Published in Daily Digest

All I can say is that I hope everything goes well with the various “reopening” maneuvers that are taking place around the country.

Really. I hope Texas’ plans to start reopening businesses this week is not met by a serious COVID-19 uptick. Same goes for Georgia’s plans. Closer to home, I hope Ventura County discovers everything is hunky dory after it allows some businesses to reopen, as well as groups of five or more to gather again. And here in the Coachella Valley, if golf courses are indeed allowed to reopen tomorrow, I hope that causes no ill effects.

Yes, and I really, really hope Dr. Anthony Fauci is wrong when he says all of this could backfire horribly.

Oh, one other thing: I hope all of these moves to quickly reopen aren’t being driven by the protests that have taken place in recent days … because these protesters really shouldn’t be given much attention.

While the protests have gotten a lot of ink, pixels and airtime in various media sources, they won’t here. Here’s why: They’re not worth the ink, pixels and airtime. God bless these protesters, who have every right to exercise their First Amendment rights (although depending on the locale, they could and perhaps should be ticketed for violating orders regarding masks and social distancing, but I digress). But their numbers have been small, for the most part—and they’re definitely not speaking for the majority of us.

As CNN points out, recent polls show that the vast majority of us—more than 80 percent of Americans—believe stay-at-home orders are a good idea. You know how hard it is to get 80 percent of the country to agree on ANYTHING these days? Yet here we are.

Still … I am being genuine when I say I hope that these tentative reopening steps go well. The sooner we open things back up safely, the better. However, the key word there is “safely.” And if these openings go well, it will be despite the experts’ warnings and overwhelming public option. In other words, it’ll be due to dumb luck.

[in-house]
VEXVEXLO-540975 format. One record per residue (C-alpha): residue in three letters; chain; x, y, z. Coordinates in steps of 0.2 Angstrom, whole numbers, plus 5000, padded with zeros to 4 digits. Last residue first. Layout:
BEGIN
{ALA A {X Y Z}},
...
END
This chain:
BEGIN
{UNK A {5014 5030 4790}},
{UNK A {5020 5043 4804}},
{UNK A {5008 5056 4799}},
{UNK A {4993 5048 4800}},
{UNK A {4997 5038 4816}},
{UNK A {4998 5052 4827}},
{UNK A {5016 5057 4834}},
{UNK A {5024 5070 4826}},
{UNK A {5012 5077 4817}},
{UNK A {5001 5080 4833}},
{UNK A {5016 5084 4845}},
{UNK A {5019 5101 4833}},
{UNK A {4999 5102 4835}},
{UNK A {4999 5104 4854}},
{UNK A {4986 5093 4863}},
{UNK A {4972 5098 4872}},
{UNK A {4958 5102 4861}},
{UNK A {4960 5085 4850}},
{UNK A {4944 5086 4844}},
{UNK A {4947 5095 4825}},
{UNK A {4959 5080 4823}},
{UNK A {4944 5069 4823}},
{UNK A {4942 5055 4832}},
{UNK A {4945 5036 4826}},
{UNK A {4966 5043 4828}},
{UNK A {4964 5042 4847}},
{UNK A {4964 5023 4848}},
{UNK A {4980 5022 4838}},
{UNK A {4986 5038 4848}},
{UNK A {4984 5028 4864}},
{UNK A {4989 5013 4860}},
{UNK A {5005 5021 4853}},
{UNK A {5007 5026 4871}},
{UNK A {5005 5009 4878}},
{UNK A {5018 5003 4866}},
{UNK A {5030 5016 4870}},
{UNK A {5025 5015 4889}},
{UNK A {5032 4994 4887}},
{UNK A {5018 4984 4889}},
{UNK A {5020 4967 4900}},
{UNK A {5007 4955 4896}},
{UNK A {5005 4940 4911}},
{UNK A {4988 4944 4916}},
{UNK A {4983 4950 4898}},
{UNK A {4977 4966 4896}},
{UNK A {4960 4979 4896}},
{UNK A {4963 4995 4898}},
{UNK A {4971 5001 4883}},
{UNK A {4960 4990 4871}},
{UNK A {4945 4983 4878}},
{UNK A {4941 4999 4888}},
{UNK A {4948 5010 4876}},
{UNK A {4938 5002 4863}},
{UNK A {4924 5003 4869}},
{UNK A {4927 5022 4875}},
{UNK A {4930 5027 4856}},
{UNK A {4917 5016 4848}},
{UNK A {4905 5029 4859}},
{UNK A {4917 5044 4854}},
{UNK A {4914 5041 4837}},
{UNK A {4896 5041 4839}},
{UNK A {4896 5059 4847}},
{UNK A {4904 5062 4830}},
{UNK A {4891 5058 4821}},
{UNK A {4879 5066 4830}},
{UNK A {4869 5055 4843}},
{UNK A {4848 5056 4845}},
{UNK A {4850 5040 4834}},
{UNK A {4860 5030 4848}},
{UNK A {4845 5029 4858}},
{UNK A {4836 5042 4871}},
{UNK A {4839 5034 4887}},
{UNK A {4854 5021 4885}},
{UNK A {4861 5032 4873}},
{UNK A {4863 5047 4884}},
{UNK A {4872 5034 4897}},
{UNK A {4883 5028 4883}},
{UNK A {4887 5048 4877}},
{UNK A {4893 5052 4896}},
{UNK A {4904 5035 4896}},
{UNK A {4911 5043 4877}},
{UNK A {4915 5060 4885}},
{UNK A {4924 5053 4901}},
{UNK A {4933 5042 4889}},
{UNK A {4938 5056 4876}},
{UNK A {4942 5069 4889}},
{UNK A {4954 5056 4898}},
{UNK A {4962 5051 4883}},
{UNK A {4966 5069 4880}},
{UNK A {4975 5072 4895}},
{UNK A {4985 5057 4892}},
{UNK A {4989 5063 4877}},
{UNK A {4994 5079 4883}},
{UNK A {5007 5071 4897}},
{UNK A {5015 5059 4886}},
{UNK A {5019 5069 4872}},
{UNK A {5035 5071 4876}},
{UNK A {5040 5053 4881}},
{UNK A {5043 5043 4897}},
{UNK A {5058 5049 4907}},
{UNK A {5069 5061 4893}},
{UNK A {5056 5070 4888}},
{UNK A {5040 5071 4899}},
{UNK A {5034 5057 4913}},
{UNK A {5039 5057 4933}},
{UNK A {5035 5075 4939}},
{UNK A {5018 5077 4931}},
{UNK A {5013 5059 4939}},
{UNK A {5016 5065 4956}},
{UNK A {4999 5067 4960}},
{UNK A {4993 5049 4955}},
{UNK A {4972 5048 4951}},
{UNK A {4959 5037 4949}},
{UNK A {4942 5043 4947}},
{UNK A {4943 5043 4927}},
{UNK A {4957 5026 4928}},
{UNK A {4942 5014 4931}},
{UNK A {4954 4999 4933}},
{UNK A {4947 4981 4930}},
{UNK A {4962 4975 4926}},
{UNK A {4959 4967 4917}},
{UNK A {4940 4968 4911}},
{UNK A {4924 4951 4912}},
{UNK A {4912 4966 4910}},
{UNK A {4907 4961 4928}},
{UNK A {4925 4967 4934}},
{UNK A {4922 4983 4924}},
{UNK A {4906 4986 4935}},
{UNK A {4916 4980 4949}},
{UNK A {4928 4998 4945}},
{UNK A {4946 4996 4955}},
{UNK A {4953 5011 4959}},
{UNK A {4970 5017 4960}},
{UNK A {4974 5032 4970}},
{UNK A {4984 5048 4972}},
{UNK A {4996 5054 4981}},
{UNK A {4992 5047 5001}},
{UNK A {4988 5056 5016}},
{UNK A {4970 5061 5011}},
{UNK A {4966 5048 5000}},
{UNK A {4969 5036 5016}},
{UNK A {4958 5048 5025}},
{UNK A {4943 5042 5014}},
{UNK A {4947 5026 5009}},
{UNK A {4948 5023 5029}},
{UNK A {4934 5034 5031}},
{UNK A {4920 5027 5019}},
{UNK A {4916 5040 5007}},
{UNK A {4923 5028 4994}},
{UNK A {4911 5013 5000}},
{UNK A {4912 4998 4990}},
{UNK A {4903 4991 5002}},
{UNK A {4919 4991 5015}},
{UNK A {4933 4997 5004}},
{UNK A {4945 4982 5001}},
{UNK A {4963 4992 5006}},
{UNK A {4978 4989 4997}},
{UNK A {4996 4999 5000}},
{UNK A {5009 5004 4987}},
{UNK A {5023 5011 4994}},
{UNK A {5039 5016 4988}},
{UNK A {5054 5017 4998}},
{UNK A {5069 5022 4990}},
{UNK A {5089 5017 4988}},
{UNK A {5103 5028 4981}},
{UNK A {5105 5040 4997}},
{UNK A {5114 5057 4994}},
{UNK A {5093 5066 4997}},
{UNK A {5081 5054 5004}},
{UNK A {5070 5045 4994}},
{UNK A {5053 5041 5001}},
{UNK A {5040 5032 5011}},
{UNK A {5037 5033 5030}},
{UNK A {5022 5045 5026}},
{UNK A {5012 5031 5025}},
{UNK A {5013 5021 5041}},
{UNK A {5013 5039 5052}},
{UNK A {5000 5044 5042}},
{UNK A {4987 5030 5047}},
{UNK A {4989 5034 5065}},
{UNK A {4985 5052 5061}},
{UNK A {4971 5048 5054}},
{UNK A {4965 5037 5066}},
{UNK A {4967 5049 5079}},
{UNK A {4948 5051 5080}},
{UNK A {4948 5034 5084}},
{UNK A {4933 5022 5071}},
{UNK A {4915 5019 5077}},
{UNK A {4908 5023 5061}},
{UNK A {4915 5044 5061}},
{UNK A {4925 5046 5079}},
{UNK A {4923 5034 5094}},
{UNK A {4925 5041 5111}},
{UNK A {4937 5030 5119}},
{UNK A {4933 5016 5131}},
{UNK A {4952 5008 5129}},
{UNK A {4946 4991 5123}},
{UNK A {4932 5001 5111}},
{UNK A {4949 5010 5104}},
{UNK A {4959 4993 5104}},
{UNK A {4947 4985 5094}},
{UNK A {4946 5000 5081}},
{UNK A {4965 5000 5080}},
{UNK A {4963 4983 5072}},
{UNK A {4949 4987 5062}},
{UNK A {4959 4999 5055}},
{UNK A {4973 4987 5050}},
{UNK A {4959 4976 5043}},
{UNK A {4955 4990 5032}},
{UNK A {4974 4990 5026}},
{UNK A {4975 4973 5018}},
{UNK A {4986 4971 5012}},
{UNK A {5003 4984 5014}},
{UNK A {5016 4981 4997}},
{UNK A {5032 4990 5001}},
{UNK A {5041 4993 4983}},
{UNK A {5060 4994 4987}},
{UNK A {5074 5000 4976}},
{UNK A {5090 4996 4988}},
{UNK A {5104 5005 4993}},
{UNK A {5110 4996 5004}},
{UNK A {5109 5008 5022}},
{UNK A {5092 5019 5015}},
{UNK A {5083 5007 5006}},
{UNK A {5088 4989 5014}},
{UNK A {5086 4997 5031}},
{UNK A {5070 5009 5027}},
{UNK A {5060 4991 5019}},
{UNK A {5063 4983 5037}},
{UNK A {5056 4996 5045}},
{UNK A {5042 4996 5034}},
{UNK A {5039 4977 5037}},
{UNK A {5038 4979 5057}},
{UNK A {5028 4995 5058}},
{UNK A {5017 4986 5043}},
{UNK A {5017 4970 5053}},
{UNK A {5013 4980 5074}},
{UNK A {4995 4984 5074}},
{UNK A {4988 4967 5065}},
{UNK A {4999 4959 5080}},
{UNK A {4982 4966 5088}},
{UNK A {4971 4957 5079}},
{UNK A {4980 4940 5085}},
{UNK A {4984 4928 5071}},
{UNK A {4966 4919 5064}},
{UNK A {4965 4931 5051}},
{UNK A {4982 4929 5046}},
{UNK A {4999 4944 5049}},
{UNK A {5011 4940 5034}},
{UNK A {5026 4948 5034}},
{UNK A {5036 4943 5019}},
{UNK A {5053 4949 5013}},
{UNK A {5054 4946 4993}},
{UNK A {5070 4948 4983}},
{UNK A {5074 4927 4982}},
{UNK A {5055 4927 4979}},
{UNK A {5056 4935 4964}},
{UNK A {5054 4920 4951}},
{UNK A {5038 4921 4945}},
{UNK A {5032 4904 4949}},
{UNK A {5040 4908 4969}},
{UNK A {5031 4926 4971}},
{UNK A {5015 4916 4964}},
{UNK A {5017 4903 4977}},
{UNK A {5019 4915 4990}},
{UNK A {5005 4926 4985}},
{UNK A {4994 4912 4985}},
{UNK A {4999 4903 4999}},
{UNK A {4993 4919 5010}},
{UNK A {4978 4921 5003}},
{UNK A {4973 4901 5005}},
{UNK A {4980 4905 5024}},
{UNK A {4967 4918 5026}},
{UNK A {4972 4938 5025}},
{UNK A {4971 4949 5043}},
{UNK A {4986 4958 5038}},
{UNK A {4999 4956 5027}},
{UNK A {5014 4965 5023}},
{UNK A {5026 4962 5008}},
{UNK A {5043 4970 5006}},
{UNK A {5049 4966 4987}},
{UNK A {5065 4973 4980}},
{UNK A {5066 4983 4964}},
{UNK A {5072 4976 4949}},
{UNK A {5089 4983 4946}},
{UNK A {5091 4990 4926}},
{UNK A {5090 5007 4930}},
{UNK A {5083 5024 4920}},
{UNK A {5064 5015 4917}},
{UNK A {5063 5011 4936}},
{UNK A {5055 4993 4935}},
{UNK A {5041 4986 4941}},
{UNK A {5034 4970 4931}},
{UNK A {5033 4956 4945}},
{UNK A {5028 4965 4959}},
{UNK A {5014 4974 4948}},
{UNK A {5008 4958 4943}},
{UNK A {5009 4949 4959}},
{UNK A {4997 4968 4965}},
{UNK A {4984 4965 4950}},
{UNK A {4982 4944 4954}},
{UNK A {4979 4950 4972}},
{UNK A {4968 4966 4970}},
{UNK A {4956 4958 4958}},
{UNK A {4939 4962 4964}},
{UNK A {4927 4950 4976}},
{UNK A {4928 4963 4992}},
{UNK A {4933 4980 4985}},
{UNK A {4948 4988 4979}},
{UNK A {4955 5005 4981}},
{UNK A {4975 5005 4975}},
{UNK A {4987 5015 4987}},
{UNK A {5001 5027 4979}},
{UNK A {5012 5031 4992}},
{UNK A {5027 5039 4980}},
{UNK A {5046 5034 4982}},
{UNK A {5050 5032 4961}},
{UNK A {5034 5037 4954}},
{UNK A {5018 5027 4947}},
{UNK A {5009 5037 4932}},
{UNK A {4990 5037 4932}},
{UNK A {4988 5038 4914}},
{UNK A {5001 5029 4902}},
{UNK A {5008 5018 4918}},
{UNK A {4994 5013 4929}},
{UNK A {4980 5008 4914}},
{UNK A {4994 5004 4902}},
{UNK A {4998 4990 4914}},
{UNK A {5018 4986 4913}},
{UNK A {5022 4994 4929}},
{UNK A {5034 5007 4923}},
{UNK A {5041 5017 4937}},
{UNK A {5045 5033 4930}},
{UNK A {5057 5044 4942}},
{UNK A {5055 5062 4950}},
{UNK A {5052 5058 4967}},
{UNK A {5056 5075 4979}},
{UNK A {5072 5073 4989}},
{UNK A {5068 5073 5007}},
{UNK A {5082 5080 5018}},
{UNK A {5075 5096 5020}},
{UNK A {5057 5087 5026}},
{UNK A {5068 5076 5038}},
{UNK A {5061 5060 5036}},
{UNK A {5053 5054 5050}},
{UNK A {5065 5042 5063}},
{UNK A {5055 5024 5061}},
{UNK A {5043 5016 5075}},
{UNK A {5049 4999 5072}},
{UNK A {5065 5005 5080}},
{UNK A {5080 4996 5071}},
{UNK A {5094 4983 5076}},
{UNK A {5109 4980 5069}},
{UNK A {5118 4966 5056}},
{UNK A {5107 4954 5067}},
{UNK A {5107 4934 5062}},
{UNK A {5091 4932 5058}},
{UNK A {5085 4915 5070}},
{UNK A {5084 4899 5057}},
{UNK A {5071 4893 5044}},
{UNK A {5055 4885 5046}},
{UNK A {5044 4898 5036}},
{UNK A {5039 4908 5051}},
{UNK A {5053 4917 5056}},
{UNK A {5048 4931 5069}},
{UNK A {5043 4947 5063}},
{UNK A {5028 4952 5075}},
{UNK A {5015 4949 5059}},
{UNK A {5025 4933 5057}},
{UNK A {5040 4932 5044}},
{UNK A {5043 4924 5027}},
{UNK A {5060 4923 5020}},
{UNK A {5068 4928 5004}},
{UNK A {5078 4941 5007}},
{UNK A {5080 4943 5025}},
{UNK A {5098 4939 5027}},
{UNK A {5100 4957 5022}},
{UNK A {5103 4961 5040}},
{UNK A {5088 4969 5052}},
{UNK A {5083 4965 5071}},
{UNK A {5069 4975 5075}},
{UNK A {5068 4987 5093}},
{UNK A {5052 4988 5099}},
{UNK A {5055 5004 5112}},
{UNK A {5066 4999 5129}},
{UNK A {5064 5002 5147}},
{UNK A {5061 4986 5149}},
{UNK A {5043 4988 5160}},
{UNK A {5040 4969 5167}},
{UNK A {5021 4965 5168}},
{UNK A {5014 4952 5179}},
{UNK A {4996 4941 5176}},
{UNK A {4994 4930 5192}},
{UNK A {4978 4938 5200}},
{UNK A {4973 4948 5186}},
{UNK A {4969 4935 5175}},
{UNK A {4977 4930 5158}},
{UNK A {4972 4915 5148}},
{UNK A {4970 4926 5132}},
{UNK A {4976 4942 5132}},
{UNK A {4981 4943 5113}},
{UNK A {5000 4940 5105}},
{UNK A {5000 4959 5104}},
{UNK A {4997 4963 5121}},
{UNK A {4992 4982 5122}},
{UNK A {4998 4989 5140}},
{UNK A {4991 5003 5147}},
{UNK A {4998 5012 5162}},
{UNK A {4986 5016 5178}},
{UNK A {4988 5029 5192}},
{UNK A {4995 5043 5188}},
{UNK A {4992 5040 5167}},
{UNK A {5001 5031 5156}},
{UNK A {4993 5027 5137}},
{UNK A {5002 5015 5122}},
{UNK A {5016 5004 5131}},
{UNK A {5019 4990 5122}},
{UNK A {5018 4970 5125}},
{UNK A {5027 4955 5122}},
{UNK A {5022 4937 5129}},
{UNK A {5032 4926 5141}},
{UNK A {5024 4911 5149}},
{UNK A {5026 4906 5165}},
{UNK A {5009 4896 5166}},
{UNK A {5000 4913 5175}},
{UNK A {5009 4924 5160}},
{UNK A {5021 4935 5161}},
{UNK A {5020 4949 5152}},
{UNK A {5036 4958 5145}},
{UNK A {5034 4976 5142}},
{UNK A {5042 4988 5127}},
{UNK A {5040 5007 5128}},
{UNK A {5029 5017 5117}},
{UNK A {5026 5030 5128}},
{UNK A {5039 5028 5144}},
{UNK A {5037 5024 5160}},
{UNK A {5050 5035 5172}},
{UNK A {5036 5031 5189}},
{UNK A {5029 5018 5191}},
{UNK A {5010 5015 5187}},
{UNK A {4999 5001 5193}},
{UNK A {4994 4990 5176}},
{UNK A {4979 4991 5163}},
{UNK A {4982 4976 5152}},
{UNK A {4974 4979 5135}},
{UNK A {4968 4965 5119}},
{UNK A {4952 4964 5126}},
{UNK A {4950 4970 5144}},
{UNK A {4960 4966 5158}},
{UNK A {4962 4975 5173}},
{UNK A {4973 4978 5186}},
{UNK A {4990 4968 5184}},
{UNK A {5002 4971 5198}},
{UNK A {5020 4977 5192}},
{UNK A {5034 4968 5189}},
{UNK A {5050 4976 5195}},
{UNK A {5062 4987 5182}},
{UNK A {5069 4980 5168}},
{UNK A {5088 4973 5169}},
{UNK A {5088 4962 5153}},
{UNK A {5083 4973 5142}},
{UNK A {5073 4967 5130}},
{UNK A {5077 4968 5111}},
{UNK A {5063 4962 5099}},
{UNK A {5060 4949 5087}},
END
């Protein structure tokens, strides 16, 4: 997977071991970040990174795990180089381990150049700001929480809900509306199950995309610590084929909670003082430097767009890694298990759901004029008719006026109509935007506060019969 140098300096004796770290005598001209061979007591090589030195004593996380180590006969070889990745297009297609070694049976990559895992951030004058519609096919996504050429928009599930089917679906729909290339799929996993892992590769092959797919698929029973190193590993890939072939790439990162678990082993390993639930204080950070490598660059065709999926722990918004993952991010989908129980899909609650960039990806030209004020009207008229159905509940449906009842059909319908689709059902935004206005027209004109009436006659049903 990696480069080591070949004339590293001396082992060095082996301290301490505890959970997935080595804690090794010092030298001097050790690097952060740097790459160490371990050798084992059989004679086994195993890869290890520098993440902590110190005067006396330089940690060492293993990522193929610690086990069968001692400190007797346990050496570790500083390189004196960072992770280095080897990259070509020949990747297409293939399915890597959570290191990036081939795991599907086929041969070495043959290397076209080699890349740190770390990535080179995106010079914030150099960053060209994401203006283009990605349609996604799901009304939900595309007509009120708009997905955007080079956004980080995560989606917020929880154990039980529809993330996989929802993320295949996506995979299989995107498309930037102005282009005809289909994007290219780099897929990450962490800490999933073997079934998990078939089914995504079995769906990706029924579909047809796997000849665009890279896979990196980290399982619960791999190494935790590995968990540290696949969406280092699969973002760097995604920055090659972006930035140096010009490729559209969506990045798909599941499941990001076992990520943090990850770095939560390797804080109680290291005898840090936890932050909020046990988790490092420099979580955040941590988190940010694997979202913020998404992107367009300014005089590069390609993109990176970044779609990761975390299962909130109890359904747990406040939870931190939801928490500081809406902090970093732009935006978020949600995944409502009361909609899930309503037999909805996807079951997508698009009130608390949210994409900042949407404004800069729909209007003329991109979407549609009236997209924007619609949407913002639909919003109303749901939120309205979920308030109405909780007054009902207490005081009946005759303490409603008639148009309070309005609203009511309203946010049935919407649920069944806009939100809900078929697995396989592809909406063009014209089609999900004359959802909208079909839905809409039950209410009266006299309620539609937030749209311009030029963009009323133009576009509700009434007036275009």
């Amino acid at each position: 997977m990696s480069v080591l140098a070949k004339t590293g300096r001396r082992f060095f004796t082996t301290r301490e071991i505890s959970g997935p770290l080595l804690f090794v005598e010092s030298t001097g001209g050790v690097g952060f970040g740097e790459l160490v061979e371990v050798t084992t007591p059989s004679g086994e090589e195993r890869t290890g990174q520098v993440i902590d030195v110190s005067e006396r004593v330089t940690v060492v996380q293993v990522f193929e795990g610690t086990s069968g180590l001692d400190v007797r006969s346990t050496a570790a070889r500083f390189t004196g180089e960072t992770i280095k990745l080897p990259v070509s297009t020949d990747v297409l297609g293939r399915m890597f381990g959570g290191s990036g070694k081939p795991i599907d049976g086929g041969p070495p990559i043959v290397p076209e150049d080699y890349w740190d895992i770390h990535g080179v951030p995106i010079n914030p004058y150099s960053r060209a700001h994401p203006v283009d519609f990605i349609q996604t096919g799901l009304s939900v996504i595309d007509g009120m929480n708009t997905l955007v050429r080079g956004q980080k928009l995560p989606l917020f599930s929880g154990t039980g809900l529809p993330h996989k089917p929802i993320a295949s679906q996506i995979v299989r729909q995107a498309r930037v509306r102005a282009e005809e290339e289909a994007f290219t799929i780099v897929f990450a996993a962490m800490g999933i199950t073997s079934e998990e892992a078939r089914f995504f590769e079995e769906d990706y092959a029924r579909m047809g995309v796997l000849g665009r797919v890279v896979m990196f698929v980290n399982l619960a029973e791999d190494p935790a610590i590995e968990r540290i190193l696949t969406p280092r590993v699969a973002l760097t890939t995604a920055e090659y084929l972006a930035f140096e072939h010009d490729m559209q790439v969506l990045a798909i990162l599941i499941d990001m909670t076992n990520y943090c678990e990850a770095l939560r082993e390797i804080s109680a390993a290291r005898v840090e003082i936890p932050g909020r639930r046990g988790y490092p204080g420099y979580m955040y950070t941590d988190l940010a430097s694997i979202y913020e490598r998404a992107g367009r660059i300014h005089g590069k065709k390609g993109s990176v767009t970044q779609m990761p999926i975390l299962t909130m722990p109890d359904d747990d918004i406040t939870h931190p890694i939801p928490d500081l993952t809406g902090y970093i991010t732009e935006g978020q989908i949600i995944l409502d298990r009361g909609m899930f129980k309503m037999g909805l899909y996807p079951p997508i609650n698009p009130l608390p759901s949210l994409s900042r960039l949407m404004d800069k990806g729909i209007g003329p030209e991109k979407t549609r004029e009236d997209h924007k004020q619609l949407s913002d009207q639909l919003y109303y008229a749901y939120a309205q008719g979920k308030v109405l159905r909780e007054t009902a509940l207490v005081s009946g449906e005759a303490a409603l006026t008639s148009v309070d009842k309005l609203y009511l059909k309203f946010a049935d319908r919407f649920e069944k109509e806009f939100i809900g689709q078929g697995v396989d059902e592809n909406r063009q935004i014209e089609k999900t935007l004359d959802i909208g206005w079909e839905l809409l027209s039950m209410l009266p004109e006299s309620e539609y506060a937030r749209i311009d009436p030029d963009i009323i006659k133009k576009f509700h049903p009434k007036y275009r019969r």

But, hey, this country is due some dumb luck. Right?

Today’s links:

• From the Independent: The news out of most small businesses in the valley is dire—but such is not the case for a La Quinta record store, whose owner picked the perfect time to go online. In the latest piece in our Pandemic Stories series, get to know Matt Lehman of Finders Thrift and Vinyl/Spatula City Records.

• Yet another study, this one out of Los Angeles County, shows that if antibody tests are accurate, a stunning number of people have already been infected with COVID-19—and didn’t know it.

• New York Magazine examines the baffling battle between hospitals and the Trump administration for needed personal protective equipment.

• The New York Times talks to a bunch of experts about the country’s immediate-intermediate future. Warning: It’s alarming.

• OK, after that bit of horror, here’s a salve, also from the NYT: You can calm down, just a little, about the chance the coronavirus will get you by lurking on the surfaces of clothes, newspaper, mail and the like.

• If you’re not one of the 2 million-plus people who’ve seen it already, you should know the fourth episode of John Krasinski’s Some Good News puts on a prom.

• While you’re on YouTube: The valley’s very own Pom Squad offers up this video for people in assisted living or in nursing homes—or those of us of all ages who are stuck at home.

• Here’s the latest on the whole pets and COVID-19 matter, from The Conversation. The short version: Yes, pets can get the virus, but you probably don’t have much to worry about.

• Speaking of pets: Some dogs in the UK are being trained to test whether humans have COVID-19 by using their sense of smell. Yes, really.

• The local American Outreach Foundation has started a petition for the federal government to support health-care workers who die from COVID-19.

That’s all for today. Buy our Coloring Book—and support the Independent, the CREATE Center for the Arts and the participating artists themselves while doing so! Or consider adopting a small business and giving them the gift of some dirt-cheap yet extremely valuable Independent advertising! Wash your hands. Wear a mask when you must go out. Be safe. More tomorrow.

Published in Daily Digest